September 2019 has been pleasantly warmer than usual, and our crops need every bit of that warmth to reach maturity before our first frost arrives. Fortunately, temperatures have cooled slightly this week but just to near average for this time of year.
Southern rust was found in a few corn fields scouted last week. This rust is developing very late in the season and therefore its impact on corn yield will be minimal.
As the first frost date approaches, producers often have concerns about the risk of prussic acid poisoning in livestock. Certain forage plants, especially sorghums and related species are associated with an increased risk of death loss because of prussic acid poisoning.
Broadacre spraying of pastures is intended to reduce undesirable plants and increase grasses for livestock. This practice often results in unintended consequences, including damage and reduction of native forbs and reduced profitability. One approach to managing perceived “weedy” plants is incorporating different species of livestock into a grazing operation.
2019 has been a year fraught with challenges for ranchers across South Dakota. Abundant precipitation is usually a blessing, however, wet conditions coupled with a cool spring followed by warmer temperatures has caused another problem across the rangelands of South Dakota: ergot poisoning.
Corn ear rots are one of the last diseases to scout for in the corn growing season, and sometimes they are ignored or forgotten entirely. Ear rots can cause yield loss in the form of grain quality at harvest, but also cause losses during storage.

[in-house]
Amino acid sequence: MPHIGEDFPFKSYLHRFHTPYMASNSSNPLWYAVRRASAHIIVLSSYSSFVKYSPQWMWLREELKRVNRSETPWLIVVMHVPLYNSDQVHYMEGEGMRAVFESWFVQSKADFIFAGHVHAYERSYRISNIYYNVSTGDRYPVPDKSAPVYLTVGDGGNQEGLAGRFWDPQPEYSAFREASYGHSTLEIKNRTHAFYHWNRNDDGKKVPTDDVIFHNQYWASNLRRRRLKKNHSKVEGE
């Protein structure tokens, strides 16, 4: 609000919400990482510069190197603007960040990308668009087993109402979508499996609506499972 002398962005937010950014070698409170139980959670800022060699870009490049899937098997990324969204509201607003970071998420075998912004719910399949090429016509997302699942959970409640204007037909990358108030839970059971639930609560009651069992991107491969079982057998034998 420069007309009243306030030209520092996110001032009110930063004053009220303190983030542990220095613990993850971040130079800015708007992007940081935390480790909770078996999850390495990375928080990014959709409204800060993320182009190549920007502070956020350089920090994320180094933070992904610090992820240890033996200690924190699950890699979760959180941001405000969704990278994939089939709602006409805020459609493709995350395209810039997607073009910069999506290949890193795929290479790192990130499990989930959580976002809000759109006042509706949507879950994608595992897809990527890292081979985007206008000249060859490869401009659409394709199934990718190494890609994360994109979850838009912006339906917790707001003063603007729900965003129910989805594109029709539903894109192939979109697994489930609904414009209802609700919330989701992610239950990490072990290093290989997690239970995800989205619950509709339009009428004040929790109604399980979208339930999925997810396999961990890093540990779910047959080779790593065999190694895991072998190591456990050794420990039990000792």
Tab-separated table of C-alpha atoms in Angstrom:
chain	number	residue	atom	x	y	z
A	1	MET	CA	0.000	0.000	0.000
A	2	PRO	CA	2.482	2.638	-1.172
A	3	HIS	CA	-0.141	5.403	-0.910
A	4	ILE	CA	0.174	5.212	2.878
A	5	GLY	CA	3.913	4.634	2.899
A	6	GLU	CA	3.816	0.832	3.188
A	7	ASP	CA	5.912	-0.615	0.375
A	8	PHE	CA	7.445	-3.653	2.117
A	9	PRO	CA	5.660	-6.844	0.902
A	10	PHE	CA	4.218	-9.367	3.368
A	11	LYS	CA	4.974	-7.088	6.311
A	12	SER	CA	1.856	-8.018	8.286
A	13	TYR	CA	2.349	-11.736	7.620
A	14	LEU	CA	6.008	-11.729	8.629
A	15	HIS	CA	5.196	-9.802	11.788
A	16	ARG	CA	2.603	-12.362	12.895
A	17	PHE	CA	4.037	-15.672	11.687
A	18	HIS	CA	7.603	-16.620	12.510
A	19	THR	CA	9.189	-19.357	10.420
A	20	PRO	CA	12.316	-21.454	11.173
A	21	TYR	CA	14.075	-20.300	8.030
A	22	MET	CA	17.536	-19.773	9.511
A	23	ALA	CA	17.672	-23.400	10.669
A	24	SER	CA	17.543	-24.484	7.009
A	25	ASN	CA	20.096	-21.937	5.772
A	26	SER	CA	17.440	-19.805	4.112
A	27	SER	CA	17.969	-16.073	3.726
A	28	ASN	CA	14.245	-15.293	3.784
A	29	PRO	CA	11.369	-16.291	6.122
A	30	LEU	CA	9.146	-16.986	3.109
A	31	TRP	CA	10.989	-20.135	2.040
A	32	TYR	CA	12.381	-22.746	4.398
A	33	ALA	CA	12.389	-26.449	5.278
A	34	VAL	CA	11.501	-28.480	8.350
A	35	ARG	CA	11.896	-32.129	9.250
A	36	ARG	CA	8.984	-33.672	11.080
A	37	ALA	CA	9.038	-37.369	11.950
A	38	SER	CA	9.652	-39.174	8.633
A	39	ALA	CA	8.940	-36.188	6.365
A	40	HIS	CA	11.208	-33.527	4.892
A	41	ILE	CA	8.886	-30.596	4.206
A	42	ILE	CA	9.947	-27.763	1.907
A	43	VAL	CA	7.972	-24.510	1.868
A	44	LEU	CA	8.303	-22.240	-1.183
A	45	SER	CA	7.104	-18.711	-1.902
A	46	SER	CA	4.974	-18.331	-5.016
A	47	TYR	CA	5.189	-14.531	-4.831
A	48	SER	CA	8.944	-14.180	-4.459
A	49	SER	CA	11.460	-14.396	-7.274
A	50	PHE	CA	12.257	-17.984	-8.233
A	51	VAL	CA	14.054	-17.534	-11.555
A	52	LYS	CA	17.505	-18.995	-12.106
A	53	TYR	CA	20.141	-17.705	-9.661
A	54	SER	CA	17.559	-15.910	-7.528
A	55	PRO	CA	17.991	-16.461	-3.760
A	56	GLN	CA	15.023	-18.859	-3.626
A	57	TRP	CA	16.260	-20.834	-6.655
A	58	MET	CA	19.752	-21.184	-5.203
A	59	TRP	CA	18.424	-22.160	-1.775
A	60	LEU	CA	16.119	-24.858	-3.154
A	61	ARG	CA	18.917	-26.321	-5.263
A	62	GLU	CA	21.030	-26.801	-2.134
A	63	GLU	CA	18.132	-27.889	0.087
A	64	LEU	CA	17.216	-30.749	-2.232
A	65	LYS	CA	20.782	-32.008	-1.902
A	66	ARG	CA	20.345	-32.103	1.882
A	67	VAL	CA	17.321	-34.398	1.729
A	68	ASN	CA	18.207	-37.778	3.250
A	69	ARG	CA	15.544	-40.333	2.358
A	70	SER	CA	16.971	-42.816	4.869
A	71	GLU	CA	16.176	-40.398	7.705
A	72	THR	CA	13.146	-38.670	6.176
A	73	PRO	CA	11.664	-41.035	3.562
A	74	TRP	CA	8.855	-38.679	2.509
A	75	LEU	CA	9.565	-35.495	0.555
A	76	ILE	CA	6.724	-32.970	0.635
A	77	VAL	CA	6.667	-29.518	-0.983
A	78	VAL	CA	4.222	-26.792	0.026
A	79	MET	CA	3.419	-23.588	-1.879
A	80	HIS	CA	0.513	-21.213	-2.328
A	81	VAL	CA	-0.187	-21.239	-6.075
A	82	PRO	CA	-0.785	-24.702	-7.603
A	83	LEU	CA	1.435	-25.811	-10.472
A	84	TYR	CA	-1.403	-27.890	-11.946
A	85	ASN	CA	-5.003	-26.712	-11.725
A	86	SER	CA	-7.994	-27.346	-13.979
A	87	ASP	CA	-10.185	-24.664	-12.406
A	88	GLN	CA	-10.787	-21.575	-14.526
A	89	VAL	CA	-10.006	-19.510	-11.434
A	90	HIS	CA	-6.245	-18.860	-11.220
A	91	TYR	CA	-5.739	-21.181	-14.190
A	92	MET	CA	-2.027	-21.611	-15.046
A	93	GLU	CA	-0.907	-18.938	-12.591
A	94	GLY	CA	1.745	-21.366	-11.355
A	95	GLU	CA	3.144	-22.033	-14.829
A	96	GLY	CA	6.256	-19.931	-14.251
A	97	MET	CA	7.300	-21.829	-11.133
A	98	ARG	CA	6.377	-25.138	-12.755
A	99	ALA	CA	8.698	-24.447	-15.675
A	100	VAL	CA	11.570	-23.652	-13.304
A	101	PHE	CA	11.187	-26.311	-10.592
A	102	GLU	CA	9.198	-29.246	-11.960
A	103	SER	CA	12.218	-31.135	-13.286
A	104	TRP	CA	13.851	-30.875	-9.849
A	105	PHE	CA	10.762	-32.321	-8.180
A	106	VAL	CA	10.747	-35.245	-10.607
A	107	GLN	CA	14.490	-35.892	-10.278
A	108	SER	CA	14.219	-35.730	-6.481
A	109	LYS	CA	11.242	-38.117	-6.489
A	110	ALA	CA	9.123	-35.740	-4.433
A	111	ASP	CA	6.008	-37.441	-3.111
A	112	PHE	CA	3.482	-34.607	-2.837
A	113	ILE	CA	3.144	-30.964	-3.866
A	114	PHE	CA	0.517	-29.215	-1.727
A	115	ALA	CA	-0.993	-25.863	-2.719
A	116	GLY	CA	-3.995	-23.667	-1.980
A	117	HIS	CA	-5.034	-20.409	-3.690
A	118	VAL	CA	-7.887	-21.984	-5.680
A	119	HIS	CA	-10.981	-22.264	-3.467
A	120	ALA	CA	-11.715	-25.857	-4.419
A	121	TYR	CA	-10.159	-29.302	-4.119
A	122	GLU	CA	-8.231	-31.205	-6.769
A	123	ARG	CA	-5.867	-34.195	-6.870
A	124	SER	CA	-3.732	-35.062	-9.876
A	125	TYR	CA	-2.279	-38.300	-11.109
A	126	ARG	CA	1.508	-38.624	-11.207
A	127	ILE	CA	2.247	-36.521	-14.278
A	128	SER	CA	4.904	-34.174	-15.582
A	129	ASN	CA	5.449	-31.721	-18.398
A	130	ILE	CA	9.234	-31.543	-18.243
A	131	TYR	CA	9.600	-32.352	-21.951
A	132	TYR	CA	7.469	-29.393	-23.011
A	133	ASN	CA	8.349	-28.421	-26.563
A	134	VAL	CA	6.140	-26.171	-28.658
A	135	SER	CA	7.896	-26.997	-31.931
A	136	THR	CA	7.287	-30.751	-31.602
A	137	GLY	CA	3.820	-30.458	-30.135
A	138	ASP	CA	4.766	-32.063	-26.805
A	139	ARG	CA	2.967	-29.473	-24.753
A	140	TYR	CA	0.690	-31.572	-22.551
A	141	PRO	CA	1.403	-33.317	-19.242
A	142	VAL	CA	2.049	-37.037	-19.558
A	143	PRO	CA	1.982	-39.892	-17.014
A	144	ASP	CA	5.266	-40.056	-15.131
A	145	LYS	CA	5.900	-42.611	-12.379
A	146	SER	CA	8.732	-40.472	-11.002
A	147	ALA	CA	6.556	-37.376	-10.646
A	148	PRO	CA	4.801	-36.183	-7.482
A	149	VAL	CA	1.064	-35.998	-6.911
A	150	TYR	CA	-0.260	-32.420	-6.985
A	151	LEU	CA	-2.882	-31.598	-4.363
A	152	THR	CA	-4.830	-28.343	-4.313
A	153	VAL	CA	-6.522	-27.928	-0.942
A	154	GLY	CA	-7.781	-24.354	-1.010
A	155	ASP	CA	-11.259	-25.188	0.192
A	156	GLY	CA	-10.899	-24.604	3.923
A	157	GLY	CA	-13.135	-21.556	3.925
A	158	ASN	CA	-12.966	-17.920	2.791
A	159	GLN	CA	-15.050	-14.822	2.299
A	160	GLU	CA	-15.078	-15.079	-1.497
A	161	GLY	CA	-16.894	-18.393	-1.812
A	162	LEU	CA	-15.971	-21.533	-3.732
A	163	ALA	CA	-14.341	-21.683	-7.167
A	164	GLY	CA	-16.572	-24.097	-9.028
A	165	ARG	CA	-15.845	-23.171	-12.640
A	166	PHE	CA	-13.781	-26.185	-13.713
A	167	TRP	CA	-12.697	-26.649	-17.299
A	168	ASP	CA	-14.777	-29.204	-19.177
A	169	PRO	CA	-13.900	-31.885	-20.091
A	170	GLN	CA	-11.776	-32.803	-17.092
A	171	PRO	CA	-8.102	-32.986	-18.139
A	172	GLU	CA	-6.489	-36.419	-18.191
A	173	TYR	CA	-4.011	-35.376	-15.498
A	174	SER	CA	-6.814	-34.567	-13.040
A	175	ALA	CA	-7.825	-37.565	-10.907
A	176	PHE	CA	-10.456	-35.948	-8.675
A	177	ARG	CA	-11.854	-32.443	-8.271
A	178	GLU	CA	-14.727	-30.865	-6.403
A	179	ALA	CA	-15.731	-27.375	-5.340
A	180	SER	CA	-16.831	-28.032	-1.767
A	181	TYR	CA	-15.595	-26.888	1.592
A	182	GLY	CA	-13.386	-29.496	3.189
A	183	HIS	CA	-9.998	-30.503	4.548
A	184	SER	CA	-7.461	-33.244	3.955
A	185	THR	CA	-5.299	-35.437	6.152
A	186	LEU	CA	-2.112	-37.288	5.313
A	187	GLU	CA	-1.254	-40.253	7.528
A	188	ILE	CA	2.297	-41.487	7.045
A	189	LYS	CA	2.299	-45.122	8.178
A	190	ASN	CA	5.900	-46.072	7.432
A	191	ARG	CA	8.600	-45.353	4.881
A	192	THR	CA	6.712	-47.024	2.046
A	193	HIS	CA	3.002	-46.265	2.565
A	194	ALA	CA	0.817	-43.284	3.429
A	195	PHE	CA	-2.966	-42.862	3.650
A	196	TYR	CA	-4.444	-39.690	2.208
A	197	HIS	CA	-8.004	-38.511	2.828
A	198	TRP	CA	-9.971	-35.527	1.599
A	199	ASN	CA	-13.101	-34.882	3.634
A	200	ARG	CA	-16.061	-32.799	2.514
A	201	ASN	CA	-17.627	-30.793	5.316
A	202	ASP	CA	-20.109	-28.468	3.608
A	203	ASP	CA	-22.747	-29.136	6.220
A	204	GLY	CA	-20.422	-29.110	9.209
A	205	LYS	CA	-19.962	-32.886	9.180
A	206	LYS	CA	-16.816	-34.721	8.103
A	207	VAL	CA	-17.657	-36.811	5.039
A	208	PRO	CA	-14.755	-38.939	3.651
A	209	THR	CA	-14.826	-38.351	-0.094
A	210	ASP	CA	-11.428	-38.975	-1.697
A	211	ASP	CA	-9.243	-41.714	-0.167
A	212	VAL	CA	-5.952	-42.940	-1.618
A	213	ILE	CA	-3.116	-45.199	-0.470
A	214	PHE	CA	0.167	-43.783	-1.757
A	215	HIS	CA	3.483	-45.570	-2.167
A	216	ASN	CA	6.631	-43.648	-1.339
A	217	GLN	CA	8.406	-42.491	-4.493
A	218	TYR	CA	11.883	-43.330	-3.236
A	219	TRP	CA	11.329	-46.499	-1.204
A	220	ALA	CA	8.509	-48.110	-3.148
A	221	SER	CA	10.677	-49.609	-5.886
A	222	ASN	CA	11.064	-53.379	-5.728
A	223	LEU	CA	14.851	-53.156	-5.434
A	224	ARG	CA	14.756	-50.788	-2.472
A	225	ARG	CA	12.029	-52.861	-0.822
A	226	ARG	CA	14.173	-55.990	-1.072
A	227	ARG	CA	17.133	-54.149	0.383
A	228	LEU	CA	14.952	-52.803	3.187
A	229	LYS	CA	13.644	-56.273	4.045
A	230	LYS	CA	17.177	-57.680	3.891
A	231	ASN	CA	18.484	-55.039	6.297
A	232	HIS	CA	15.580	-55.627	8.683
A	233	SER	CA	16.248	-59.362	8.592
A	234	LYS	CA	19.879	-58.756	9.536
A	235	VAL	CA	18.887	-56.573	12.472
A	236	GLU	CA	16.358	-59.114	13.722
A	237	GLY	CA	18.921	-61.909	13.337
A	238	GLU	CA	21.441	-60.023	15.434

If the forecast holds true, it looks like it is going to be another year of excessive soil moisture and possible flooding come this spring. The increased level of soil moisture has implications with regards to plant stand establishment as well as root rot and nematode infestations.
The South Dakota Pest Management guides are now available for free. The guides offer recommendations for controlling weeds, insects, and diseases in a variety of South Dakota crops.
Winter kill and general stand loss of alfalfa has specifically been of concern in many parts of South Dakota the last two years. Most observed alfalfa winter kill is due to low, wet or flooded areas where plants were suffocated and died over the winter.
Tan spot and powdery mildew pathogens are two residue-borne pathogens that can infect wheat early in the season. These diseases can lead to poor tillering, and their continued development can lead to yield loss.